In case anyone wanted to see what the inside of Impact Hub Taipei looks like! Also featuring the Gogoro battery-swap station… I didn’t know this was going to happen today, but kudos to the videographer, because we did it after only one trial run.
Today, we randomly took Bus 41 up to Taipei Children’s Amusement Park! It was on a whim, so we didn’t realize that the bus ride would take over an hour (future note: taking the MRT would probably be faster). At any rate, the amusement park itself was both smaller and better than expected! (These two attributes were not necessarily related.)
There’s lots to do for young kids here. While the playground and sandbox seemed very popular (and free), S. loved watching the remote-controlled mini boats in the small pond. However, it was clear that his absolute favourite was driving a motorized mini-car around a small track.
We actually arrived in the late afternoon, and discovered that the Park is free after 4 PM, until closing at 8 PM (entrance is normally NT$30, which you can pay by EasyCard). In fact, all the rides could be paid for by EasyCard, and were generally NT$30 each (though the motorized car was $80). All in all, it was pretty convenient and not too crowded–a good visit in my books…
Taipei Children’s Amusement Park 臺北市兒童新樂園
No. 55, Section 5, Chengde Rd, Shilin District, Taipei City, 111
Typhoon Megi resulted in two official days off for Taipei, as well as a temporary shutdown of the water mains because the supply got flooded with muddy water. Elsewhere in Taiwan fared worse, with four casualties, power outages, and agricultural losses. In Taipei, the main visible damage was to the trees, and flooding around the riverside.
As to what happens during a typhoon: so far not much, because we’re smart (and lucky) enough to stay inside. It’s typically mostly just bearing with the hours of rattling and howling from the crazy winds (though if you break a window, I guess things get more exciting real fast). And checking the news and Facebook for work cancellations, utility outages, and general updates on the storm. I’ve been checking earth.nullschool.net for weather visualizations; here’s a screenshot I took as Megi was approaching Taiwan…
S has been sick for a couple of days, but today he insisted on having fish balls. This means going to 王記府城肉粽 down the block, which–although known mainly for their zongzi (bamboo-leaf-wrapped sticky rice)–also serves a mean fish ball soup.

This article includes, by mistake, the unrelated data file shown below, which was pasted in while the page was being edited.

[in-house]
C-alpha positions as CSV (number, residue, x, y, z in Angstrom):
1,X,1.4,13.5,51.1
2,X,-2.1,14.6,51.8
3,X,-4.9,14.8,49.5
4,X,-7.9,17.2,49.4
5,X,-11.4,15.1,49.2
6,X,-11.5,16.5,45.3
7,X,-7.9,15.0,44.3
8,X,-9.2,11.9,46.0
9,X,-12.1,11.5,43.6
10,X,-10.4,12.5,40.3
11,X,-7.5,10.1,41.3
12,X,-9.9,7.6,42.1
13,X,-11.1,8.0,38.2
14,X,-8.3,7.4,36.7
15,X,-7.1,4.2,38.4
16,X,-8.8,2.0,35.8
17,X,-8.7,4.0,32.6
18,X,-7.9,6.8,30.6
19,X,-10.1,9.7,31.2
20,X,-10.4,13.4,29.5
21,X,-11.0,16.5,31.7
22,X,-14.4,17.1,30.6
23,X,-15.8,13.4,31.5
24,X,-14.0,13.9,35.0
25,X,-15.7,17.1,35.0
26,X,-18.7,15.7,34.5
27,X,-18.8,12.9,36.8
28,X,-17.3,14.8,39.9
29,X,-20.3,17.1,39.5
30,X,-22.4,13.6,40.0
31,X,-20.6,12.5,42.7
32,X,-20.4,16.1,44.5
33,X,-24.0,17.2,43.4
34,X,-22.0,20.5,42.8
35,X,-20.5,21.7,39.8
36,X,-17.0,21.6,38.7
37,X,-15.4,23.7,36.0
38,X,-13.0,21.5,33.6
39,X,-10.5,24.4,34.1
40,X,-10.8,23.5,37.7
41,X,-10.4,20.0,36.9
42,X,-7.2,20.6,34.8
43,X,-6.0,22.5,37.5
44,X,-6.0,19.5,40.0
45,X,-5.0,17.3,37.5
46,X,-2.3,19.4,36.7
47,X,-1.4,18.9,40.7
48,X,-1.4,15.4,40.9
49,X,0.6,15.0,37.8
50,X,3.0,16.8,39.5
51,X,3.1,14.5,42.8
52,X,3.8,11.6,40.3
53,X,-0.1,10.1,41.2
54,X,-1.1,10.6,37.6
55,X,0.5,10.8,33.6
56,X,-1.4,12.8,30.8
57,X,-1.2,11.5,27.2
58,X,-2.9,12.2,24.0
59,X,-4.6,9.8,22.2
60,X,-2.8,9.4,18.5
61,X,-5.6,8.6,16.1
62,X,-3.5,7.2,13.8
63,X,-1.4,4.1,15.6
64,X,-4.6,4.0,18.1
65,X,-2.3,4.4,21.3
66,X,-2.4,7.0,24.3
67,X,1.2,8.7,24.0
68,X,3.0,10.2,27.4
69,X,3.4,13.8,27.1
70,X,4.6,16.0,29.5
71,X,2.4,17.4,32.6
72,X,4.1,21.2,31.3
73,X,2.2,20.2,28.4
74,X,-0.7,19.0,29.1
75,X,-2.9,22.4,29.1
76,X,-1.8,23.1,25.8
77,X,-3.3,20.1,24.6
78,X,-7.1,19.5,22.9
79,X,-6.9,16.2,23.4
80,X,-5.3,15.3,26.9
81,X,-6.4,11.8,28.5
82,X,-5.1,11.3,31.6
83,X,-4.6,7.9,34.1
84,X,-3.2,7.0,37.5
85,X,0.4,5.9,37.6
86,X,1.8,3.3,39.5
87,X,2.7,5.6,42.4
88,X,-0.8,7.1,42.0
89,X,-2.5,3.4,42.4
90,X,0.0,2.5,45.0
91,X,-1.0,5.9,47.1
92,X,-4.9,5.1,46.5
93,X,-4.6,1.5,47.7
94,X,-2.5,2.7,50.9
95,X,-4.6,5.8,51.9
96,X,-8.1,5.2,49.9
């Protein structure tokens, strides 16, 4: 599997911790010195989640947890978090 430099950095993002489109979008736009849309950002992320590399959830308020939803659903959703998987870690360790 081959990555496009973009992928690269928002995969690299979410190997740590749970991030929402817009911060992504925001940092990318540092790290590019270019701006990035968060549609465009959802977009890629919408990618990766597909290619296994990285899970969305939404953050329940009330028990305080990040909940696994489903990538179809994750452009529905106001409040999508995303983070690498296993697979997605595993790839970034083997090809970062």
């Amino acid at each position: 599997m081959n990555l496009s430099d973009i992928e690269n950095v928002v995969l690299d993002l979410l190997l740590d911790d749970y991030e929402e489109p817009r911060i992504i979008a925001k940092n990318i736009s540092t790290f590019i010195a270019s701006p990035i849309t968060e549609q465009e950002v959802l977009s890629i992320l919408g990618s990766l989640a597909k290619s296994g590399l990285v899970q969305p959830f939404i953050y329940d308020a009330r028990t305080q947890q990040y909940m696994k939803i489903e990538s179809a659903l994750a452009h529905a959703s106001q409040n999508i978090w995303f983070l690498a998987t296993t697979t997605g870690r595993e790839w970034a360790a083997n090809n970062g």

After eating, we sat on a bench and watched the traffic go by.
People in Taipei have a very different relationship with their dogs than I’m accustomed to. Part of it is pragmatic: with the density of the city and the reliance on scooters for transportation, I guess it’s inevitable that people will bring their dogs along for the drive. With no one batting an eye. Well, except me.
Even worse are the dog strollers. People actually push their dogs around in what at first glance look like baby strollers–but for dogs! On a good day, I give them the benefit of the doubt and presume it’s because they need to take their dog on the subway. Yet I’ve never seen one on the MRT.
I just don’t think “walking the dog” was meant to be done this way. -_-
(Sorry for the poor quality photos, I took them covertly — as if *I* should be embarrassed!)
One of the simple, but luxurious things about living in Taiwan is the access to fresh lychees — and because the season is short, you *really* appreciate them. (The season is sadly over, but we managed to snag these at a small vendor today.)
Scrolling neon signs are everywhere in Taipei, and often in the most incongruous places–it’s like no one notices how much it ruins the perfectly nice university gate, local park, or even temple, behind it. It carries an ugly touch of modernity that isn’t even that modern in our smartphone world. Really, are you supposed to read the URL, remember the cid, and then type it into a browser? [confused.]